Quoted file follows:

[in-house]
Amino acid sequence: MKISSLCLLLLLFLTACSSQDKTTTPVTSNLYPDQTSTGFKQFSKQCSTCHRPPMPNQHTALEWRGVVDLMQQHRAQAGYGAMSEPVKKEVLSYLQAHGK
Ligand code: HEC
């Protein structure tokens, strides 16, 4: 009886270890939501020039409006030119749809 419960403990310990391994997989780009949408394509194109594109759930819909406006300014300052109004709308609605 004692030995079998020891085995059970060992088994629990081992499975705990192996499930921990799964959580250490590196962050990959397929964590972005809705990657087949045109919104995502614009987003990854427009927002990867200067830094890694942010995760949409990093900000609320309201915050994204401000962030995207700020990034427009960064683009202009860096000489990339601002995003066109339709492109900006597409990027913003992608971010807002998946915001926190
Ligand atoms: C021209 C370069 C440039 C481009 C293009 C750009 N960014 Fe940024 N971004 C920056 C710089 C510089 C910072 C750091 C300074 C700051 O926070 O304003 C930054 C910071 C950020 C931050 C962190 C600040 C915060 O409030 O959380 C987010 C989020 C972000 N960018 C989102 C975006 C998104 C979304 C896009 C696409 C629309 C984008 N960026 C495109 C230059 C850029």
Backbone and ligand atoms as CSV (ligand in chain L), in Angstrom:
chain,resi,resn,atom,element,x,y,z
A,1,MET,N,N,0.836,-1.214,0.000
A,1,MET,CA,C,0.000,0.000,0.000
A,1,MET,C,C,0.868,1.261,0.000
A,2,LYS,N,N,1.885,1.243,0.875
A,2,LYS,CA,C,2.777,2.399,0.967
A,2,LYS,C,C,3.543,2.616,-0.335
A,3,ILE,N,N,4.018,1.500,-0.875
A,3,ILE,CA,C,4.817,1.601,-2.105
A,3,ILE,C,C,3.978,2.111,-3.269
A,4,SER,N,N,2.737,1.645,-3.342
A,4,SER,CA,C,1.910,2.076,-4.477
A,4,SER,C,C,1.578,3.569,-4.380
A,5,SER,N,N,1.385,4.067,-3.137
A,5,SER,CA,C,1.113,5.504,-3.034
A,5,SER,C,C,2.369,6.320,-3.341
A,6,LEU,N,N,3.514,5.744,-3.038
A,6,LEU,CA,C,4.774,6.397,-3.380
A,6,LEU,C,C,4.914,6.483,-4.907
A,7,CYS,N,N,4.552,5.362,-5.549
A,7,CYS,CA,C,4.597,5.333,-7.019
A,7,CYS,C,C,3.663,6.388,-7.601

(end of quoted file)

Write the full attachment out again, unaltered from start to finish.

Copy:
[in-house]
Amino acid sequence: MKISSLCLLLLLFLTACSSQDKTTTPVTSNLYPDQTSTGFKQFSKQCSTCHRPPMPNQHTALEWRGVVDLMQQHRAQAGYGAMSEPVKKEVLSYLQAHGK
Ligand code: HEC
């Protein structure tokens, strides 16, 4: 009886270890939501020039409006030119749809 419960403990310990391994997989780009949408394509194109594109759930819909406006300014300052109004709308609605 004692030995079998020891085995059970060992088994629990081992499975705990192996499930921990799964959580250490590196962050990959397929964590972005809705990657087949045109919104995502614009987003990854427009927002990867200067830094890694942010995760949409990093900000609320309201915050994204401000962030995207700020990034427009960064683009202009860096000489990339601002995003066109339709492109900006597409990027913003992608971010807002998946915001926190
Ligand atoms: C021209 C370069 C440039 C481009 C293009 C750009 N960014 Fe940024 N971004 C920056 C710089 C510089 C910072 C750091 C300074 C700051 O926070 O304003 C930054 C910071 C950020 C931050 C962190 C600040 C915060 O409030 O959380 C987010 C989020 C972000 N960018 C989102 C975006 C998104 C979304 C896009 C696409 C629309 C984008 N960026 C495109 C230059 C850029």
Backbone and ligand atoms as CSV (ligand in chain L), in Angstrom:
chain,resi,resn,atom,element,x,y,z
A,1,MET,N,N,0.836,-1.214,0.000
A,1,MET,CA,C,0.000,0.000,0.000
A,1,MET,C,C,0.868,1.261,0.000
A,2,LYS,N,N,1.885,1.243,0.875
A,2,LYS,CA,C,2.777,2.399,0.967
A,2,LYS,C,C,3.543,2.616,-0.335
A,3,ILE,N,N,4.018,1.500,-0.875
A,3,ILE,CA,C,4.817,1.601,-2.105
A,3,ILE,C,C,3.978,2.111,-3.269
A,4,SER,N,N,2.737,1.645,-3.342
A,4,SER,CA,C,1.910,2.076,-4.477
A,4,SER,C,C,1.578,3.569,-4.380
A,5,SER,N,N,1.385,4.067,-3.137
A,5,SER,CA,C,1.113,5.504,-3.034
A,5,SER,C,C,2.369,6.320,-3.341
A,6,LEU,N,N,3.514,5.744,-3.038
A,6,LEU,CA,C,4.774,6.397,-3.380
A,6,LEU,C,C,4.914,6.483,-4.907
A,7,CYS,N,N,4.552,5.362,-5.549
A,7,CYS,CA,C,4.597,5.333,-7.019
A,7,CYS,C,C,3.663,6.388,-7.601